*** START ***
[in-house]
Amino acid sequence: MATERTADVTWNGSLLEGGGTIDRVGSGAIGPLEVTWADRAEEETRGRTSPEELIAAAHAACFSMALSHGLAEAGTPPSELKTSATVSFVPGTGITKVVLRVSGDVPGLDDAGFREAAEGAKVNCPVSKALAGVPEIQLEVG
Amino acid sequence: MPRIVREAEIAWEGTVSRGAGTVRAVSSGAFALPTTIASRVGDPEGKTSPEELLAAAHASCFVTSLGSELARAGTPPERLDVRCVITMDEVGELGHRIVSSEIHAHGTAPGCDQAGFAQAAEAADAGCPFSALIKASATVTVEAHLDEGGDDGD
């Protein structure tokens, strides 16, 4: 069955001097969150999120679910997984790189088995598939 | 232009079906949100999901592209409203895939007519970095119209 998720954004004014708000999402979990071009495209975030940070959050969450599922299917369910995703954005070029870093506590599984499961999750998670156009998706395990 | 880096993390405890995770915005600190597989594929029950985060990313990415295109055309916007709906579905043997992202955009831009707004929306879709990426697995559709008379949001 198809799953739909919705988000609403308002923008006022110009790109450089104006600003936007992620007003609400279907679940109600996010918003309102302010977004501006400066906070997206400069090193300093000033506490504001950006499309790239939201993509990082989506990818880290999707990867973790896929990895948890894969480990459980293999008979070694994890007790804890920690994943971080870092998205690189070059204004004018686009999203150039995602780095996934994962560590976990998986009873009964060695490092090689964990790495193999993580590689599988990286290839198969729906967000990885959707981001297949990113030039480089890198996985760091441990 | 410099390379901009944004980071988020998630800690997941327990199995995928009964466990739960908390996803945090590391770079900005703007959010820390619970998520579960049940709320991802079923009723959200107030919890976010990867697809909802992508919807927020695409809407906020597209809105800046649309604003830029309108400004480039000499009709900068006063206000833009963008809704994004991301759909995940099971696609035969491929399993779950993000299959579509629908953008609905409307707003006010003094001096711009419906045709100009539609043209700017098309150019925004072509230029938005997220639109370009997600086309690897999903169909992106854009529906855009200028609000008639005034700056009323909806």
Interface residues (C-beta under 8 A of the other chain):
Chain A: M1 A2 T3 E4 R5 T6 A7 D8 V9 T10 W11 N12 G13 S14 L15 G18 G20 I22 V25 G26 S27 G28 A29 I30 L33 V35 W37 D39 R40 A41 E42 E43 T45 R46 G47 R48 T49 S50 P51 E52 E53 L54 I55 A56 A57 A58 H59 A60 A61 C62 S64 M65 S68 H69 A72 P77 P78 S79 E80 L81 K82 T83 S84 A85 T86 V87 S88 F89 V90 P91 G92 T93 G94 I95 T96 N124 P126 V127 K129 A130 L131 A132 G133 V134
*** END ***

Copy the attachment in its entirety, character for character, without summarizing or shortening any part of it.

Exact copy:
[in-house]
Amino acid sequence: MATERTADVTWNGSLLEGGGTIDRVGSGAIGPLEVTWADRAEEETRGRTSPEELIAAAHAACFSMALSHGLAEAGTPPSELKTSATVSFVPGTGITKVVLRVSGDVPGLDDAGFREAAEGAKVNCPVSKALAGVPEIQLEVG
Amino acid sequence: MPRIVREAEIAWEGTVSRGAGTVRAVSSGAFALPTTIASRVGDPEGKTSPEELLAAAHASCFVTSLGSELARAGTPPERLDVRCVITMDEVGELGHRIVSSEIHAHGTAPGCDQAGFAQAAEAADAGCPFSALIKASATVTVEAHLDEGGDDGD
């Protein structure tokens, strides 16, 4: 069955001097969150999120679910997984790189088995598939 | 232009079906949100999901592209409203895939007519970095119209 998720954004004014708000999402979990071009495209975030940070959050969450599922299917369910995703954005070029870093506590599984499961999750998670156009998706395990 | 880096993390405890995770915005600190597989594929029950985060990313990415295109055309916007709906579905043997992202955009831009707004929306879709990426697995559709008379949001 198809799953739909919705988000609403308002923008006022110009790109450089104006600003936007992620007003609400279907679940109600996010918003309102302010977004501006400066906070997206400069090193300093000033506490504001950006499309790239939201993509990082989506990818880290999707990867973790896929990895948890894969480990459980293999008979070694994890007790804890920690994943971080870092998205690189070059204004004018686009999203150039995602780095996934994962560590976990998986009873009964060695490092090689964990790495193999993580590689599988990286290839198969729906967000990885959707981001297949990113030039480089890198996985760091441990 | 410099390379901009944004980071988020998630800690997941327990199995995928009964466990739960908390996803945090590391770079900005703007959010820390619970998520579960049940709320991802079923009723959200107030919890976010990867697809909802992508919807927020695409809407906020597209809105800046649309604003830029309108400004480039000499009709900068006063206000833009963008809704994004991301759909995940099971696609035969491929399993779950993000299959579509629908953008609905409307707003006010003094001096711009419906045709100009539609043209700017098309150019925004072509230029938005997220639109370009997600086309690897999903169909992106854009529906855009200028609000008639005034700056009323909806």
Interface residues (C-beta under 8 A of the other chain):
Chain A: M1 A2 T3 E4 R5 T6 A7 D8 V9 T10 W11 N12 G13 S14 L15 G18 G20 I22 V25 G26 S27 G28 A29 I30 L33 V35 W37 D39 R40 A41 E42 E43 T45 R46 G47 R48 T49 S50 P51 E52 E53 L54 I55 A56 A57 A58 H59 A60 A61 C62 S64 M65 S68 H69 A72 P77 P78 S79 E80 L81 K82 T83 S84 A85 T86 V87 S88 F89 V90 P91 G92 T93 G94 I95 T96 N124 P126 V127 K129 A130 L131 A132 G133 V134